At the trial of the consolidated cases the defendant, James Haddon, testified that he took the names and addresses of a few passengers who were in his bus at the time of the accident and turned them over to the corporate defendant. Besides the two bus drivers themselves, the defendants called two additional eye-witnesses of the occurrence. One, Howard Baker, testified he was a passenger in one of the buses, whereupon, plaintiffs' attorney objected to further testimony "* * * of this witness or any other witness of the defendants * * * to the accident * * * unless I be permitted to cross examine as to how and when they got his name, and if it appears that they had gotten it prior to the interrogatories in question, I am going to object to the introduction of any testimony by this or any other witness on behalf of the defense." Without further comment the trial judge immediately said, "I will overrule your objection." The other witness above referred to was Julius Bischoff, a passenger in the bus which collided with the motorcycle. When it appeared that he had

[7 NJ Page 171]

given his name and address to the driver after the accident, the plaintiffs' attorney objected to the admission of his testimony on the ground that it appeared the defendants had his name and address when answering the interrogatory and had failed to divulge it, but this objection also was overruled. Both of these witnesses gave testimony prejudicial to the plaintiffs.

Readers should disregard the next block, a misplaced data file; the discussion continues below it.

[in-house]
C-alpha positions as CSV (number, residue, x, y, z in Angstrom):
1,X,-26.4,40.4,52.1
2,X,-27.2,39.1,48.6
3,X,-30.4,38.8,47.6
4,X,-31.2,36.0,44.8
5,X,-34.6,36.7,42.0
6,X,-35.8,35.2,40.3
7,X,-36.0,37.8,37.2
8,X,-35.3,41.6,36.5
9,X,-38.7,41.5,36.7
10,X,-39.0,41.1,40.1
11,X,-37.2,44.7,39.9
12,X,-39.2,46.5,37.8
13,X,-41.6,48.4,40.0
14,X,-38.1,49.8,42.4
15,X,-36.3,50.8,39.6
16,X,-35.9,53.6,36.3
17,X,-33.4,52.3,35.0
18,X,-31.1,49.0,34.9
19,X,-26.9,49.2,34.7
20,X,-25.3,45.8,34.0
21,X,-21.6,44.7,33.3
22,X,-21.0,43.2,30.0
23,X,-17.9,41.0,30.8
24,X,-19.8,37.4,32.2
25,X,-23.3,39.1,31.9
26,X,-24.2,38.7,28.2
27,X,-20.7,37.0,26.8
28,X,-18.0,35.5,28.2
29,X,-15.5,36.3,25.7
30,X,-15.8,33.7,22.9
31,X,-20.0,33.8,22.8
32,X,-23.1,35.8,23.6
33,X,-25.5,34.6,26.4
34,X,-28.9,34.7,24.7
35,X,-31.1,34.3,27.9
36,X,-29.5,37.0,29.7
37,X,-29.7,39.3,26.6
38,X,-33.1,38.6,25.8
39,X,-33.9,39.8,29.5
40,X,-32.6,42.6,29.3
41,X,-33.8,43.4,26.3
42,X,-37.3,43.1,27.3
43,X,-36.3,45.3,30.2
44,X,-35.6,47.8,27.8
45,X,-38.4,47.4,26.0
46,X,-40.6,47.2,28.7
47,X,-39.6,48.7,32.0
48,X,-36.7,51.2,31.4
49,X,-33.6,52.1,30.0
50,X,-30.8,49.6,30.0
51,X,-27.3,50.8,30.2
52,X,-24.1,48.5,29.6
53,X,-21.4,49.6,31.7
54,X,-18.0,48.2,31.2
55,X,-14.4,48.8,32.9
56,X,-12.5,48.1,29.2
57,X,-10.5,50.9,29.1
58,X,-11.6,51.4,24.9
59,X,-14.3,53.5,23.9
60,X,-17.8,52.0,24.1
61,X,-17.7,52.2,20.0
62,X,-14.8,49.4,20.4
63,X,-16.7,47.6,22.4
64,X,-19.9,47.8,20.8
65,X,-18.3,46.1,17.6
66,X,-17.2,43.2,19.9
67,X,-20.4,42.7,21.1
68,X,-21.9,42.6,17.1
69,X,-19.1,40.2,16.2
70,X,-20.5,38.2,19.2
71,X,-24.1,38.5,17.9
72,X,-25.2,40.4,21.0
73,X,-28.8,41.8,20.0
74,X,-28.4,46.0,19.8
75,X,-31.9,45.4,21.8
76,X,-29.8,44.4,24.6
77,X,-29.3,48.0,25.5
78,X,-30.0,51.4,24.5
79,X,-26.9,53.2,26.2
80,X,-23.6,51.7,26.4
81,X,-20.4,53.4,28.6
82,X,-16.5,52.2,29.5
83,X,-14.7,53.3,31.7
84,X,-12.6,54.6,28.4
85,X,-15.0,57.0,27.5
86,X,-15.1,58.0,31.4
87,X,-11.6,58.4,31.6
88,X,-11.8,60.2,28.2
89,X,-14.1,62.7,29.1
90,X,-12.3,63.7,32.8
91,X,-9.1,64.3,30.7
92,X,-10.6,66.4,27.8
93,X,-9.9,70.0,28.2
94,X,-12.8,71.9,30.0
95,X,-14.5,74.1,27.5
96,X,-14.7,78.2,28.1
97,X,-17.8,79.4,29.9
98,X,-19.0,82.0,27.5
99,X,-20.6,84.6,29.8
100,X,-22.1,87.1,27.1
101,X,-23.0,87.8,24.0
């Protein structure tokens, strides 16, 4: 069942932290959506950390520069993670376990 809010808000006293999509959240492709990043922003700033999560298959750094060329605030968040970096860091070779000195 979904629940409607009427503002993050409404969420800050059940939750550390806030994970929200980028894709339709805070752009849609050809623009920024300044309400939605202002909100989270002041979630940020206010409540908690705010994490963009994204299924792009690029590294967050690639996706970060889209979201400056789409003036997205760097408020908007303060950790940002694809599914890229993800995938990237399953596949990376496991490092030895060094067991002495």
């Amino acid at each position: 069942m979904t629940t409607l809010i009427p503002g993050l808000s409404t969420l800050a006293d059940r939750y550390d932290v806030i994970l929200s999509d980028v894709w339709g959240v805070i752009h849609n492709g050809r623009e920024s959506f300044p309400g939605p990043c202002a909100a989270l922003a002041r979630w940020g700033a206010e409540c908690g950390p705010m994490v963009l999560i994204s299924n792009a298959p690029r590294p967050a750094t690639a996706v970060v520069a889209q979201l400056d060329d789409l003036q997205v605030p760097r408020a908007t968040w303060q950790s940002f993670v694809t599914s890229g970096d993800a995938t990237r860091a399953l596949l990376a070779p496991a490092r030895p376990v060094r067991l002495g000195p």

The cases went to the jury and a unanimous verdict of no cause of action was returned in each case in favor of all defendants. From the judgments entered on these verdicts, both plaintiffs appealed to the Appellate Division of the Superior Court, which reversed and directed a new trial in both cases. The defendants thereupon sought and were granted certification by us to review these judgments.

The sole basis for the reversal below was expressed in the opinion of the Appellate Division as follows:

"In failing to disclose the names and addresses of the witnesses to the accident which were known to them at the time of the answer to the interrogatory, the defendants not only failed to comply with the obligation imposed upon them by our Rules, but also deprived the plaintiffs of substantial rights."

The defendants did not contend in either of the courts below nor do they argue here that the names and addresses of the aforesaid witnesses were not known to them before answering the interrogatory. On the contrary they argue in limine that the trial court was justified in overruling the objections to their testifying for the alleged reason that the infirmity, if any, in the answer to the interrogatory in which the names of these witnesses did not appear was occasioned by the ambiguous character of the interrogatory itself. It is said to be doubtful whether the requisition includes two demands, i.e., first for the names and addresses of any witnesses to the accident known to the defendants, and secondly for the names of such of these witnesses upon whom the defendants intend to rely, or whether the demand is single and merely seeks the names and addresses of the witnesses to the accident upon

[7 NJ Page 172]